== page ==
Monday, May 28, 2012

Memorial Day 2012

Last year I wrote some thoughts on Memorial Day and the importance it should serve to all of us. I have two grandfathers that fought for this country in WWII and am always proud to mention when talking about them.

This past October, we took a family trip to Washington, D.C. I had been once before; however, Stephanie and Cameron had never been and it was somewhere Stephanie wanted to go. Since baby number two was going to be coming in a few months and we knew vacations for awhile were going to be focused on kids, this was our chance.DSCN0024

On our way to D.C., we stopped off in Shanksville, PA where the final plane from 9/11 went down. It was amazing to see how in the middle of nowhere it was, but completely worth visiting. Driving through their main street of town, it is decorated in flags and everything patriotic. It was quiet as we walked through the memorial. You cannot go within several hundred yards of where the plane went down; however, you can see it from DSCN0019the memorial and feel grateful for what the passengers stopped that horrible day.

We arrived in our nation’s capital later that day. The very next morning, we decided to go to Arlington National Cemetery as well as the Pentagon. I had not been to the Pentagon area when I visited a few years ago. However, we wanted to go now that they had opened a memorial for 9/11. When we arrived, there were many parking spots due to it being on a Sunday. So we parked and made DSCN0042our way to where we thought was the entrance to the memorial. To say the least, it was not. It was the actual entrance to the Pentagon. We turned around quickly from the armed guard station and saw where we were supposed to go. It was crazy to think we were standing on the ground that the plane had gone into that day. It was a very quiet, simple memorial.

Each of these two memorials had stones at the entrances listing all who died that day on the planes and on the ground from the impacts. It is hard to not get emotional reading these names. DSCN0059

Our last stop on this day was Arlington National Cemetery. We knew it was going to be the last stop as Cameron was nearing naptime and you do some major walking here. We walked throughout the Cemetery seeing the John F. Kennedy gravesite and the eternal flame. We also saw his brother, Robert F. Kennedy’s gravesite. We walked and walked. We went over to the Tomb of the Unknown Soldier. We got there just in time to see the Changing of the Guard. Even though I had seen it once, it gets to you every time you see it. Cameron did very well here as I held him while the wife got some pictures and a better DSCN0083view.

We could tell Cameron was getting more and more tired; however, there was a few more things we wanted to see. We started making our way down the hill that led towards Section 60. If you do not know what that is, it is the area where those who have lost their DSCN0095lives in the recent conflicts are buried. This was tough. Stephanie took one picture, the one you see here. It is something that a camera could not capture. These are guys our age and younger who have perished for our freedom. As we walked down, we saw either a parent or a brother sprawled out over a grave sleeping. I cannot imagine the loss of a child or brother and to see his was emotional. Another family was around another grave talking to each other. I hope that through their loss, they understand how grateful people are for their lives.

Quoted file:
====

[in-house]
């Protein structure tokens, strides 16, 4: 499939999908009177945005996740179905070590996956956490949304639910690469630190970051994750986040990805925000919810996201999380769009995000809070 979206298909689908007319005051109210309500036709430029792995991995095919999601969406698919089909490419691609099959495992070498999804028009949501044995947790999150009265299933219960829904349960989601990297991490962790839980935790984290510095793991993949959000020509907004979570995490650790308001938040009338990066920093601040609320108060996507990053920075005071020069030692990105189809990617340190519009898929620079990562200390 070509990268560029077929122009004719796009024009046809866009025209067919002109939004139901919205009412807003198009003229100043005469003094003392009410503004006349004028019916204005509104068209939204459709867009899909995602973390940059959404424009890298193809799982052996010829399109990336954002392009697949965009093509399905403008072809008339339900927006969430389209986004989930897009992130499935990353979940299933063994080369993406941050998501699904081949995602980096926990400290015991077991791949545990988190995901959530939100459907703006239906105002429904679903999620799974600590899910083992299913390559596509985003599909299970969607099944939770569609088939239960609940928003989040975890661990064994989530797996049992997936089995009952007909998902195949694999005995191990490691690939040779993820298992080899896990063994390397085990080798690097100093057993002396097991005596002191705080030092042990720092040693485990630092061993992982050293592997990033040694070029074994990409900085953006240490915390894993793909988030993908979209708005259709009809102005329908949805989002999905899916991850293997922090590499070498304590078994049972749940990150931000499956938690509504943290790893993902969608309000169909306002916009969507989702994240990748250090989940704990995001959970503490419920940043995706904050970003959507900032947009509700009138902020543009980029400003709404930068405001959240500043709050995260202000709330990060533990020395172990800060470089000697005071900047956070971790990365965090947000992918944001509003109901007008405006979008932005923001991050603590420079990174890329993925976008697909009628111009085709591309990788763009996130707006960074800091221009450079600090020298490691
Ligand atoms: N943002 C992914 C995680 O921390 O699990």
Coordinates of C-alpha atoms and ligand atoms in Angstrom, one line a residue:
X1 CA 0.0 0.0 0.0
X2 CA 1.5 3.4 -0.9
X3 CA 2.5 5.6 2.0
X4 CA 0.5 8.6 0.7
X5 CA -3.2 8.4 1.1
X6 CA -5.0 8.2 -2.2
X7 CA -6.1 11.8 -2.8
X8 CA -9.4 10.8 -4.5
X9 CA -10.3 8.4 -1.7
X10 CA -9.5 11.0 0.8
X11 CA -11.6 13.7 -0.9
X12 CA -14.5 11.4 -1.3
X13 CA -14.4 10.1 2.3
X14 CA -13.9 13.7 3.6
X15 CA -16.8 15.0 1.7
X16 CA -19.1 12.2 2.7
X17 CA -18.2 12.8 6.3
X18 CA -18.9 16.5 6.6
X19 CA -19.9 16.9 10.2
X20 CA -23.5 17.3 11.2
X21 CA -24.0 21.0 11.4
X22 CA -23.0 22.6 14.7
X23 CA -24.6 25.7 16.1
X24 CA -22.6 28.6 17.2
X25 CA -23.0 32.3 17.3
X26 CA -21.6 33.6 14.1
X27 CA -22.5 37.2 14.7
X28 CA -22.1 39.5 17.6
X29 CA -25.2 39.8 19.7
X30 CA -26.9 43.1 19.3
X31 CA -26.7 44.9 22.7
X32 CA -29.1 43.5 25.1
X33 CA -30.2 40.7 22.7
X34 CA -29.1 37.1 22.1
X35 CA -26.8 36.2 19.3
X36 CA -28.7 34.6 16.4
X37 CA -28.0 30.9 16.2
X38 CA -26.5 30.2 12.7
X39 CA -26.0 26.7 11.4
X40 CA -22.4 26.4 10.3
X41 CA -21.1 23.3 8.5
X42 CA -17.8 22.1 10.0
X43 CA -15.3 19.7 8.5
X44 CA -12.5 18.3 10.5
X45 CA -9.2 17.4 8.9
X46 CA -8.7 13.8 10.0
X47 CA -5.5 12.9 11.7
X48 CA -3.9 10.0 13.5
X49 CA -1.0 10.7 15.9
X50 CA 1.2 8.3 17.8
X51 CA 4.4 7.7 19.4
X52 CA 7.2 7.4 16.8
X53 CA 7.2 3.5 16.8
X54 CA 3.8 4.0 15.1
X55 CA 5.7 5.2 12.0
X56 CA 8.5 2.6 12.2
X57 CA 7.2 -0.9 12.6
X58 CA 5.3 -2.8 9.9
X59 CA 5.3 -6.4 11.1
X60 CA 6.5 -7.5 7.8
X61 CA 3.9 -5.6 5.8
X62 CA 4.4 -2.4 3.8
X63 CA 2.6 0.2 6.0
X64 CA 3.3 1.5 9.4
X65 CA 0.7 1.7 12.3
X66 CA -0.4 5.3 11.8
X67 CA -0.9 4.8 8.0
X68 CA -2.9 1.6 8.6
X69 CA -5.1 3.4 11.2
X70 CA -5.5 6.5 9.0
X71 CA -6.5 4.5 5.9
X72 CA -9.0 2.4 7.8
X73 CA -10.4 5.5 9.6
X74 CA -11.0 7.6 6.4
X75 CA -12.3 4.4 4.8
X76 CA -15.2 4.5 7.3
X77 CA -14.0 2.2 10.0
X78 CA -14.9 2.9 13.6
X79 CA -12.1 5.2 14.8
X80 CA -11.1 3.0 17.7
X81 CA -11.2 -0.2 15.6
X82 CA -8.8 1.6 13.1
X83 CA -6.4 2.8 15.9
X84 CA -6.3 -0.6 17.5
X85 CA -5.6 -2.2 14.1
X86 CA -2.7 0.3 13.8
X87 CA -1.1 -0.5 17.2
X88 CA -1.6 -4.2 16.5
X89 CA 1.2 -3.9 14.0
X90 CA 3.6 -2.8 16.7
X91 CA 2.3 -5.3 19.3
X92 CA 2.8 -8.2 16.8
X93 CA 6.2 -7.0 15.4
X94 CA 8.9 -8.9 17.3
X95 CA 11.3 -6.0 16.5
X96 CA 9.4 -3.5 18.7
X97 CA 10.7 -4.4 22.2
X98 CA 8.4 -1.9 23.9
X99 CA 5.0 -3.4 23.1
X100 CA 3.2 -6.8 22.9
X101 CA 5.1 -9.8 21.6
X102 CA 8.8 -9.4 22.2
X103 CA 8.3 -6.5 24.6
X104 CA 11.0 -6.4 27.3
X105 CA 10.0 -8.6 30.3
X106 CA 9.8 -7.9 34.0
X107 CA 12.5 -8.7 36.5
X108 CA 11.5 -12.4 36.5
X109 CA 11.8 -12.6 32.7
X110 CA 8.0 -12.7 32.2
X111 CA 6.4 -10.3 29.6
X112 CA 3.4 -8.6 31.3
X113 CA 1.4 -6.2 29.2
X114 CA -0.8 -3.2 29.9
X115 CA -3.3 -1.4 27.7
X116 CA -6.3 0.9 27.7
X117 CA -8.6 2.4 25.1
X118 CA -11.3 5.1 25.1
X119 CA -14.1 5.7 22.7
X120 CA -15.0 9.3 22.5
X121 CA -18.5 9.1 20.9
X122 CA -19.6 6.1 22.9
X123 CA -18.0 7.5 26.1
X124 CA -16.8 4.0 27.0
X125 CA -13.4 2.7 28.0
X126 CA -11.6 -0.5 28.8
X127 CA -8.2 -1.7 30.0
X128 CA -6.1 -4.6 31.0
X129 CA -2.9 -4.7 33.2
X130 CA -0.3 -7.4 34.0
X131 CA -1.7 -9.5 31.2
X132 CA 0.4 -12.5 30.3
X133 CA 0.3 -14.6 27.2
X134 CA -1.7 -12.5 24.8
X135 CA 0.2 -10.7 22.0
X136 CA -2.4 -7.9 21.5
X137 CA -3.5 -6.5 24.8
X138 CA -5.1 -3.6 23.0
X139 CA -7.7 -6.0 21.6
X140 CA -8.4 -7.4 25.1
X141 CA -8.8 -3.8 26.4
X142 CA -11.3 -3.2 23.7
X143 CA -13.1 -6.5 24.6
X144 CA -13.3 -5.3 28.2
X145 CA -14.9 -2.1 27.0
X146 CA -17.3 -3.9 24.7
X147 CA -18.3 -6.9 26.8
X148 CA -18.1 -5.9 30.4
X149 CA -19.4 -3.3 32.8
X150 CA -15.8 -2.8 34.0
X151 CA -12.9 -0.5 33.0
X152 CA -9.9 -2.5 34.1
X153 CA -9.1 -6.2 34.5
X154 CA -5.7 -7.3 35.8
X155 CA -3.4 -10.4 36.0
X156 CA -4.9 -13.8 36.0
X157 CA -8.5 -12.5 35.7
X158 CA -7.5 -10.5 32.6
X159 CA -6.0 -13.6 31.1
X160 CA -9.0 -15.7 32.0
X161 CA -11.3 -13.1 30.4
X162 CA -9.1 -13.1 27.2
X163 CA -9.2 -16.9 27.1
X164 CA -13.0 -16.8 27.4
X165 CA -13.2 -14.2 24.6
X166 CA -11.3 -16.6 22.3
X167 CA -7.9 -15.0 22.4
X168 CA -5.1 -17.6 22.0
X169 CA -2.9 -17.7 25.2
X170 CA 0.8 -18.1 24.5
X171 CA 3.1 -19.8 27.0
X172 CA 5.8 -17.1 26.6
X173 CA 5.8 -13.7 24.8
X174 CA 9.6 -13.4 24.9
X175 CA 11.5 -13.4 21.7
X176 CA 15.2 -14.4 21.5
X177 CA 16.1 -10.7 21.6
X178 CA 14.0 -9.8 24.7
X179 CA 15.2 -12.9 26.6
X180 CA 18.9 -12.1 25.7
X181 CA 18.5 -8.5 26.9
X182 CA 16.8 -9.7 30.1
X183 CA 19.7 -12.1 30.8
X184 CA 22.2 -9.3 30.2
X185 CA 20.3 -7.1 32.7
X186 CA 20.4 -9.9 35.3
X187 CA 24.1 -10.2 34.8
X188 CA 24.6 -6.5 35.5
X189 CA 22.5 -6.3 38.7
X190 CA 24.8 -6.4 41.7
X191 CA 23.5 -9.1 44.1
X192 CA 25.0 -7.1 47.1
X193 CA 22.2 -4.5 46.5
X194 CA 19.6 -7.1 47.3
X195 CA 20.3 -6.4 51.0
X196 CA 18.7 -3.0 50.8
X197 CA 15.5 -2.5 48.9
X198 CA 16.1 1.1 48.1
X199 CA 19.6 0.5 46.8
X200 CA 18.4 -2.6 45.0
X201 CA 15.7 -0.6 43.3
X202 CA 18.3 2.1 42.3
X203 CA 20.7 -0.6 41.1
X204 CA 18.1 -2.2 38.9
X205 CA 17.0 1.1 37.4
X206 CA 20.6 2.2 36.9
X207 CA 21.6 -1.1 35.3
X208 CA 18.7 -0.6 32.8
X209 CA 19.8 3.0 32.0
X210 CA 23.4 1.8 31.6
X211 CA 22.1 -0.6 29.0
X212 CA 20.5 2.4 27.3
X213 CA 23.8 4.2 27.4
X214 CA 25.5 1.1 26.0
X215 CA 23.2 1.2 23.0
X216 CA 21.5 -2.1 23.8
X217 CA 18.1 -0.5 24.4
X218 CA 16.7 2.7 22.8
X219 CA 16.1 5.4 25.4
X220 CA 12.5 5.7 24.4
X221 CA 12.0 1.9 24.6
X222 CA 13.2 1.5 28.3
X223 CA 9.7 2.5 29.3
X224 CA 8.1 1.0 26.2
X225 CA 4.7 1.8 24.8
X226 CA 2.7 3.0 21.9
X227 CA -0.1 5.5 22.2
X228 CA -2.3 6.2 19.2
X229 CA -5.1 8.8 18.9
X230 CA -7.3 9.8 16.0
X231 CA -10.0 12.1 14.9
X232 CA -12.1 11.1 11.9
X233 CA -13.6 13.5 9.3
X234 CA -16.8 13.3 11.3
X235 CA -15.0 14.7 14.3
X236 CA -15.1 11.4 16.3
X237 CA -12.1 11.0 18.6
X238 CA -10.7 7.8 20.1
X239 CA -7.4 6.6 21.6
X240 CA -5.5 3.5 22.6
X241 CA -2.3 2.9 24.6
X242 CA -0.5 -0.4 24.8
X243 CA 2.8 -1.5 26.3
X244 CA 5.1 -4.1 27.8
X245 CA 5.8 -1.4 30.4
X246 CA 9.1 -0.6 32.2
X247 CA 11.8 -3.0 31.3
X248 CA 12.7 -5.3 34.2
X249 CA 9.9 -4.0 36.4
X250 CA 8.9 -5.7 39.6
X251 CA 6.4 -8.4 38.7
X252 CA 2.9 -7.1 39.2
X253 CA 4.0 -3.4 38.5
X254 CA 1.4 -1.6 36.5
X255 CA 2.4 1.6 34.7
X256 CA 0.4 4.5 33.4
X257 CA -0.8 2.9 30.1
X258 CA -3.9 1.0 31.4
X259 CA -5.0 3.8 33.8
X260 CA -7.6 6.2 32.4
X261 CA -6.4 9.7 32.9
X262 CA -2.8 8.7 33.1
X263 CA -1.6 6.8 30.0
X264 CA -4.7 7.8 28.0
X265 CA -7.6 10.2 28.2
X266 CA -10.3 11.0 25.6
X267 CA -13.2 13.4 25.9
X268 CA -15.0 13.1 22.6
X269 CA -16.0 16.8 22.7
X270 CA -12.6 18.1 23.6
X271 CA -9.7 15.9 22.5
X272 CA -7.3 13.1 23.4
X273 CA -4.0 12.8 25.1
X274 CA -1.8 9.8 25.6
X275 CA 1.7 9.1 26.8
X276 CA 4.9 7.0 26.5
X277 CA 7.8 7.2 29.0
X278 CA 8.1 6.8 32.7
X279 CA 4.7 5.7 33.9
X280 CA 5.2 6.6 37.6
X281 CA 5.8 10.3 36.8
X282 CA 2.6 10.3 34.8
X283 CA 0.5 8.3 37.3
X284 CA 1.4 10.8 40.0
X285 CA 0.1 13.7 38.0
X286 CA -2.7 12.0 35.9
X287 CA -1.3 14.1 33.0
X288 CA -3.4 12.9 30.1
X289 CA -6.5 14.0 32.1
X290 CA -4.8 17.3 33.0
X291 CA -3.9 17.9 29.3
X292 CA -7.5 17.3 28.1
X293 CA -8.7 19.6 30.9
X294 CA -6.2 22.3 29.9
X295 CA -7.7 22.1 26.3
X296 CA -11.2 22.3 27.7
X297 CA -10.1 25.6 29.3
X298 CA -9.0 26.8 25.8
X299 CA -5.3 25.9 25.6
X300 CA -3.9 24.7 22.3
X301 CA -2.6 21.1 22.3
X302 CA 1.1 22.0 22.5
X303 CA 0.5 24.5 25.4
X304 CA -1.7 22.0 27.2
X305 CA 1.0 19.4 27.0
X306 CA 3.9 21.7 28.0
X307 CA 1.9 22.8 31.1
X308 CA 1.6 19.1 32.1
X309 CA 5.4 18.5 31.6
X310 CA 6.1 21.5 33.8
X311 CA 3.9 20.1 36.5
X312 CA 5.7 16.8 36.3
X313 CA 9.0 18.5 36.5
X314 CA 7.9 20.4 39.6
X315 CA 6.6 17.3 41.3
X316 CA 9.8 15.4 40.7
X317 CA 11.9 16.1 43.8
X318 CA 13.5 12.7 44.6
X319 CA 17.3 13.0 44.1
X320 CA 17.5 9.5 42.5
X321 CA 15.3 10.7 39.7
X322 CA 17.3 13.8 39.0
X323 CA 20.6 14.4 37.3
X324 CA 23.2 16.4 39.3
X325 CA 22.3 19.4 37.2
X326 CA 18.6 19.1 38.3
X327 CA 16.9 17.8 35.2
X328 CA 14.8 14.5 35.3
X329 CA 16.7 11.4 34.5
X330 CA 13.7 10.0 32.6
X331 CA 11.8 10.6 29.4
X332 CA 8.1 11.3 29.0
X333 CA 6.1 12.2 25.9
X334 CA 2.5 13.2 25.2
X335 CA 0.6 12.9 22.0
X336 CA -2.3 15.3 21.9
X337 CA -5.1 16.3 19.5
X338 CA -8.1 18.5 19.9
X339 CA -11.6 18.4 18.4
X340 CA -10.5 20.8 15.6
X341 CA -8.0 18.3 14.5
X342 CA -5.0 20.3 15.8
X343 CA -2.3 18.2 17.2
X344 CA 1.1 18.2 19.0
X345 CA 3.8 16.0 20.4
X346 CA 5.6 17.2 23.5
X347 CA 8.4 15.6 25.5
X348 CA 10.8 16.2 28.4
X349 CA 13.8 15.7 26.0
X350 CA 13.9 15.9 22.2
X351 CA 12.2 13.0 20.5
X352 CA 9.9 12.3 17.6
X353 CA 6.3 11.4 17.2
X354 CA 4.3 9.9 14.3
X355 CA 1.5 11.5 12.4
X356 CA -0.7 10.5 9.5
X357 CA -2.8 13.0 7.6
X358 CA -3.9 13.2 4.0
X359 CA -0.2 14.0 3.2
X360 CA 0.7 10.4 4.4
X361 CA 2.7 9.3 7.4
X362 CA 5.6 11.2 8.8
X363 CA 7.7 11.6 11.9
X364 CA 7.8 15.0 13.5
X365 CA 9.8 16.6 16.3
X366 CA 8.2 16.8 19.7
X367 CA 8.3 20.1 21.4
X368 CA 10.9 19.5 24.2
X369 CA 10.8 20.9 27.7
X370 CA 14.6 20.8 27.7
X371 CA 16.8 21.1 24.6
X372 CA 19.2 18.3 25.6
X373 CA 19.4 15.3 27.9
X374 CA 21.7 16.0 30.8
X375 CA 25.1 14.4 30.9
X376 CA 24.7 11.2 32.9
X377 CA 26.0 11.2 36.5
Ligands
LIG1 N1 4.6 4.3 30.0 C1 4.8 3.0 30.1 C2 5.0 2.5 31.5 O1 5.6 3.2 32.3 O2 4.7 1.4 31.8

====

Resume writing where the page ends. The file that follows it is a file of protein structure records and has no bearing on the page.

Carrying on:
This trip was full of a lot of sightseeing and a lot of walking. But I remember these things very much because of what they mean to our family. We are grateful for our servicemen and servicewomen who have served and our currently serving. We are trying to pass this on to our sons now. Sure, they are too young to comprehend what is going on. But, when one day they are taking their kids to these places, they can pass this on as well.

Thank you to all who have served and we remember the fallen on this Memorial Day.


Sunday, May 13, 2012

Memories of a Friend

I found out this morning of the loss of Alex Moore. Alex is someone I had not talked to in several years. I had run into his mother a few years ago right about the time I was interviewing to come back to St. Louis. I have been thinking about the fun times we all had through high school and into our college years.

We attended the same church and went on many different trips together with our church. There was one trip that we always remind me of the type of person that Alex was.

I had just lost a very close friend of mine. I remember going to church that night in shock and just feeling horrible. We sat around and talked about our friend we had just lost. The funeral was set for later that week in Michigan, where his family lived. Alex knew I wanted to go. He knew my friend who passed but wanted to do more than go to the funeral. He offered to drive me to and from the funeral. He knew I was in no shape to drive to such a traumatic event for a 20 year old to experience. When we got there, he sat with myself and our friends’ family to all hours of the night talking about him. I will still remember us sitting at Steak ‘N Shake talking about him and laughing.

That single event encompasses Alex. He cared for others and wanted to help anyway he could during their time of trouble. He had such an infectious laugh too. He had the laugh that he laughed with his WHOLE body and it made others laugh.

I grieve for Alex’s friends and family today. I know he is upstairs with our Father not walking with Him, but running with Him. Probably challenging him to a run or bike ride. Our prayers are with you Rick, Jo, Erin and Adrienne.